- Get upset when someone asks personal questions about your age, marital status, income, and family background.
- Buy the same gifts for everyone in the same organisation. Show respect according to rank and seniority. Buy better gifts for the senior leaders.
The style of meetings varies according to the type of company you are working with. Some companies are becoming more Westernised, especially in the technological sector. Other companies have a very different approach – meetings may seem very informal with many interruptions. If meeting over a meal do not thank the host at the end of the meal – it is considered a form of payment and is insulting.
Gift giving is a common occurrence in India. The person who gives the gift should thank the person they are presenting it to. Gifts should always be wrapped (never in black or white paper, as they are considered unlucky) and should not be opened in front of the giver.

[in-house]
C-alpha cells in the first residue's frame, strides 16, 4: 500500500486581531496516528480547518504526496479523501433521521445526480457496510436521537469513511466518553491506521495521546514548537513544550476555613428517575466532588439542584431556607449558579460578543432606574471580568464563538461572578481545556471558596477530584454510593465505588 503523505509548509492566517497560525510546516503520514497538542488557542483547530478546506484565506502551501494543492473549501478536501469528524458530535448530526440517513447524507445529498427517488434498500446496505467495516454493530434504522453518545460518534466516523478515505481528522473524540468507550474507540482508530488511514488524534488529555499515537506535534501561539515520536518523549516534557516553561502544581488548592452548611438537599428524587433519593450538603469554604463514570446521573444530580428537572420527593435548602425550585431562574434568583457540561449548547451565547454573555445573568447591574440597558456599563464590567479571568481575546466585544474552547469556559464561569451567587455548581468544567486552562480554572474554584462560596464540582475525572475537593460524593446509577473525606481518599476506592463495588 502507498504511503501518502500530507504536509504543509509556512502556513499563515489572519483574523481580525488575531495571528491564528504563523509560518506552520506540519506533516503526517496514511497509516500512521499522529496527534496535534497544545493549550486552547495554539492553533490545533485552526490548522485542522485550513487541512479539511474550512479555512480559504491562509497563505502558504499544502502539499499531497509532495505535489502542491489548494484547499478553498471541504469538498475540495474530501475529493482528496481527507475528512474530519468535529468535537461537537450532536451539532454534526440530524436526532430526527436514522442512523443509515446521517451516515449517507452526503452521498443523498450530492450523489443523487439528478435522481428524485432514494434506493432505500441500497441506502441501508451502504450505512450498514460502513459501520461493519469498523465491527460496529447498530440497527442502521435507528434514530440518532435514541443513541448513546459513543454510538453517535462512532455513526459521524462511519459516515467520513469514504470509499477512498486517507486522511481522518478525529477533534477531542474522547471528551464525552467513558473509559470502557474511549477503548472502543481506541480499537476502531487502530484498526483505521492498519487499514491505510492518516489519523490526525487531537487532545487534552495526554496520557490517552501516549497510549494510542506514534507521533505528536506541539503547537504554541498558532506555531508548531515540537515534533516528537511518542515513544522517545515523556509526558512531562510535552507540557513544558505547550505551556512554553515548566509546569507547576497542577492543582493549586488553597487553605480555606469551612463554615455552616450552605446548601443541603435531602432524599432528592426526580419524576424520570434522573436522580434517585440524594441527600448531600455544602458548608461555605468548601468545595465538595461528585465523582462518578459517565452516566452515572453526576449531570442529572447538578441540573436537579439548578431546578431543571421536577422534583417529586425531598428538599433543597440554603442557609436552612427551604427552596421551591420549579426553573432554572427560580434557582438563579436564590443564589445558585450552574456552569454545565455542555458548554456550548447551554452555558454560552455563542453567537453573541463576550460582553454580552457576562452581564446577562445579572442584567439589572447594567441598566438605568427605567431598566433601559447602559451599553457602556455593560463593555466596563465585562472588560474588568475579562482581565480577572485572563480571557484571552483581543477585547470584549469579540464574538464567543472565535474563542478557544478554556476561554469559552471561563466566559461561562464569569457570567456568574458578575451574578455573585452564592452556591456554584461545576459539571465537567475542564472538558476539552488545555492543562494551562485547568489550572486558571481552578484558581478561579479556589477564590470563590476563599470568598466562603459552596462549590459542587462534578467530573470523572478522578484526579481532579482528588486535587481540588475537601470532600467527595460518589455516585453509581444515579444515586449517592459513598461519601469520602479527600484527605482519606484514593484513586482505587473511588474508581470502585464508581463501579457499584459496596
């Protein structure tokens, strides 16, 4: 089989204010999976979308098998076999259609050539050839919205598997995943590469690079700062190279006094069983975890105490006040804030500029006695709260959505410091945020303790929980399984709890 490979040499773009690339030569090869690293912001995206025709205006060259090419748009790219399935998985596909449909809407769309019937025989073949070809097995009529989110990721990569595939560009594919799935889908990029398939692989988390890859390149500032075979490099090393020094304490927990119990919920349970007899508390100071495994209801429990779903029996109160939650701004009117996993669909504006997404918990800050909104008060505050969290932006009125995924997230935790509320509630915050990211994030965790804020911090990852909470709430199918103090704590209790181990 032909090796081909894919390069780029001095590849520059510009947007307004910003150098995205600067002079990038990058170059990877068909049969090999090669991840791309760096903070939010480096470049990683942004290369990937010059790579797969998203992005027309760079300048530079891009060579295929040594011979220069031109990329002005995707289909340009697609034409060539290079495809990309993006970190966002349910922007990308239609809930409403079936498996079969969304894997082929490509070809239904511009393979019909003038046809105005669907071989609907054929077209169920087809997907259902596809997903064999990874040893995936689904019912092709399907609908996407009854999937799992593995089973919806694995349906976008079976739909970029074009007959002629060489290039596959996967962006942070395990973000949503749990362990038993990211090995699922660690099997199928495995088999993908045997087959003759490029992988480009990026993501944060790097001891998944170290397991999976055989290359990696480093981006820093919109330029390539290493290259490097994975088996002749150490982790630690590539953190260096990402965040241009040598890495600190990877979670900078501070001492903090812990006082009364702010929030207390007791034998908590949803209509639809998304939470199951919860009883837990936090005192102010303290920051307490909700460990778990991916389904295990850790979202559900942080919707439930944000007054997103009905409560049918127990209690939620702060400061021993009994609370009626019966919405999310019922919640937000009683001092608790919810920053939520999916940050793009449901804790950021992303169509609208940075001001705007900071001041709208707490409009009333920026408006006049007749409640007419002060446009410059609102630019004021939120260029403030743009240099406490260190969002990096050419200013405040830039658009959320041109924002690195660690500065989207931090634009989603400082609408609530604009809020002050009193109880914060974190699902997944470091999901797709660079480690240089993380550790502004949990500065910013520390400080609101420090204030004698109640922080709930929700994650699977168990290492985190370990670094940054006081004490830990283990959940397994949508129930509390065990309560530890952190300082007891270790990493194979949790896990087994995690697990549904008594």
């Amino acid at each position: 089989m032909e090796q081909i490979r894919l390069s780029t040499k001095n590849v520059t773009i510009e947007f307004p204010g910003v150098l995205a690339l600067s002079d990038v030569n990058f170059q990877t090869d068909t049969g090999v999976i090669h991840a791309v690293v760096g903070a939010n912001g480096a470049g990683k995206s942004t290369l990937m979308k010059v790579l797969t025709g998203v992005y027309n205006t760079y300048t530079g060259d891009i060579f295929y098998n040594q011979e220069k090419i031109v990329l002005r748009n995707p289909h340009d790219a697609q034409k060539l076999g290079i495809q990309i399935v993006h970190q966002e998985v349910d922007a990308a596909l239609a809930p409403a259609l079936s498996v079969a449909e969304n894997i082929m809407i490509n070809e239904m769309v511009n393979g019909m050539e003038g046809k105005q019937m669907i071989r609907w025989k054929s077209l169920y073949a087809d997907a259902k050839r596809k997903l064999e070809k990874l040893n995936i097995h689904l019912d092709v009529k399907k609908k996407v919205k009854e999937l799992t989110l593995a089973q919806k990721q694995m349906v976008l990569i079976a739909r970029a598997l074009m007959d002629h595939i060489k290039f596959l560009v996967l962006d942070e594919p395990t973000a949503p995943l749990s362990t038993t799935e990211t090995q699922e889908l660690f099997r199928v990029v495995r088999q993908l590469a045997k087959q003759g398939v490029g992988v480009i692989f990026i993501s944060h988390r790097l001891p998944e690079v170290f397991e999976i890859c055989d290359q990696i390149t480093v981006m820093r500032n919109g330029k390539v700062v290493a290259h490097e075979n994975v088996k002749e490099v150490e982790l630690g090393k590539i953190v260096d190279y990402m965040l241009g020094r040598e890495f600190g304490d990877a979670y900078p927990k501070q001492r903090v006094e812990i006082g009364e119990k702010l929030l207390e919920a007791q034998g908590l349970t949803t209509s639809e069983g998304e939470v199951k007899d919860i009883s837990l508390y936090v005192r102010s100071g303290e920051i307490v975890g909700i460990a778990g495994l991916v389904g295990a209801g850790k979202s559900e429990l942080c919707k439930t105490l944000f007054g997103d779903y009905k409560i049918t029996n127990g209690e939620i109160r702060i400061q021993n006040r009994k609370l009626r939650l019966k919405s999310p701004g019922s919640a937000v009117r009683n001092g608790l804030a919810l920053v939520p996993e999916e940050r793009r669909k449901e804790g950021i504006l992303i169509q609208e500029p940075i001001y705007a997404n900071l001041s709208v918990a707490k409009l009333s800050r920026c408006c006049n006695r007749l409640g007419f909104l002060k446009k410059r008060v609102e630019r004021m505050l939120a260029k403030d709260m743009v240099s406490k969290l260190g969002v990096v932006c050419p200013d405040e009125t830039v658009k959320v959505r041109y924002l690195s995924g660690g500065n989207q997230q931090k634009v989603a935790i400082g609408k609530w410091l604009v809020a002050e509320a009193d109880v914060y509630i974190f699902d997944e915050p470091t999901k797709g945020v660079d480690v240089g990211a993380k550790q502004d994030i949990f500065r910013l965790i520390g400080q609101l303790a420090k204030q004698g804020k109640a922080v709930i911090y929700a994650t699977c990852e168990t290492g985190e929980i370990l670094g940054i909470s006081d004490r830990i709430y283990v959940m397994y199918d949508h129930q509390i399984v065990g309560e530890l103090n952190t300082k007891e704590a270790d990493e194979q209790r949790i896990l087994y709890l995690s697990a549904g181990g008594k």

Teamwork in India is viewed very differently from in Britain. Instructions are given by leaders and followed to the letter. There is always a team leader who takes full responsibility for the success or failure of each project.
Although conservative clothing should be worn, ties are not necessary unless you are meeting with a company in a traditional sector such as accountancy or law. Always avoid wearing leather – one of the foremost religions in India is Hindi and leather is offensive as cows are a sacred animal.